Research on FLASH RT is still in its infancy; future studies will be critical to verify whether FLASH RT will be a paradigm-changing innovation in the RT field or one of no true clinical benefit. In this manuscript, we review the proposed mechanisms of action for FLASH RT, summarize early preclinical results, discuss the first-in-human treatments with a focus on proton FLASH, and highlight challenges and future considerations of FLASH RT.
The mechanism of action for FLASH RT’s reduced toxicity is postulated to be multifactorial. FLASH RT can produce oxygen depletion that mimics hypoxia in normal tissue. A lack of oxygen in normal tissue prevents free radicals from reacting with oxygen to form damaging peroxyl radicals. This effect results in the subsequent increase in normal tissue radioresistance,15,16 but the mechanisms by which RT-induced hypoxia might lead to differential effects between normal tissue and tumor tissue radiosensitivity remain controversial.17 In addition to, or possibly in concert with, differential reactive oxygen species production, FLASH RT may alter the DNA damage response. Indeed, conventional RT induces G2 arrest and, therefore, radiation-induced apoptosis.18 In one investigation, G2 cell cycle arrest was found to be significantly less pronounced 10 hours after irradiation with FLASH RT compared with conventional RT, which may allow for less normal tissue damage.19 Other investigators have found that the yield of DNA double strand breaks as measured by γ-H2AX foci formation is less with FLASH than conventional RT,17,20 possibly leading to a differential inflammatory response.
In this regard, FLASH RT may also induce differential expression of transforming growth factor beta (TGF-β), which is a pro-inflammatory cytokine. In one investigation, when measured 24 hours post-RT, FLASH RT only led to a 1.8 times increase in TGF-β levels, whereas conventional RT resulted in a 6.5-fold increase.20 As a result, the amount of radiation-induced chronic inflammation and fibrosis may be less with FLASH RT relative to conventional-dose rate RT.21-23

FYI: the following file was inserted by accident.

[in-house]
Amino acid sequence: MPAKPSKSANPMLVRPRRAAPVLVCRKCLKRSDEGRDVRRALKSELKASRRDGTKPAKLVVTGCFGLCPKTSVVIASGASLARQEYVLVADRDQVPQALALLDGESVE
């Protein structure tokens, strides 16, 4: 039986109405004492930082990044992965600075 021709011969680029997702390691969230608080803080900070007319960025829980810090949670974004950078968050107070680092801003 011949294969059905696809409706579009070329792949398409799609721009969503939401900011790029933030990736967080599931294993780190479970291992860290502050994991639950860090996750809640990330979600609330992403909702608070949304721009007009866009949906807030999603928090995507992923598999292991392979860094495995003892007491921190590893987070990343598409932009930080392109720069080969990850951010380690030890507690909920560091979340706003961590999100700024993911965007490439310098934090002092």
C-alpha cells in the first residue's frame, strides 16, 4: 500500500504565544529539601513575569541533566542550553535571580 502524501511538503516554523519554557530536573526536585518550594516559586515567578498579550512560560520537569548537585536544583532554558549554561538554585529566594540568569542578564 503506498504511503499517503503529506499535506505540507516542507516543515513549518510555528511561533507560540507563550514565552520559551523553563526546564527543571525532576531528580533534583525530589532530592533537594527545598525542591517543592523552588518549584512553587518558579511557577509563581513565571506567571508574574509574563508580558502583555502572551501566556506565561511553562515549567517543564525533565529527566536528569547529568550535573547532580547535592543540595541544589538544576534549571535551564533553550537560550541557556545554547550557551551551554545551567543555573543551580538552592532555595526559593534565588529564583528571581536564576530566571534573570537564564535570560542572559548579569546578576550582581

Finally, FLASH RT has been associated with greater preservation of stem cells in normal tissue relative to conventional RT. In studies of acute intestinal damage following 15 Gy whole abdominal RT, mice treated with FLASH RT showed a significantly higher number of proliferating crypt stem cells compared with mice receiving conventional-dose rate RT.23 In another study, while both conventional-dose rate RT and FLASH RT were found to be toxic for normal human hematopoiesis cells as reported by Chabi et al, only FLASH RT led to the preservation of stem cells.24 Notably, hematopoietic stem cells exist in a lower oxygen environment than the circulating blood cells,25 which could theoretically enhance the ability of FLASH-mediated depletion of molecular oxygen to achieve radiobiologically protective levels of hypoxia.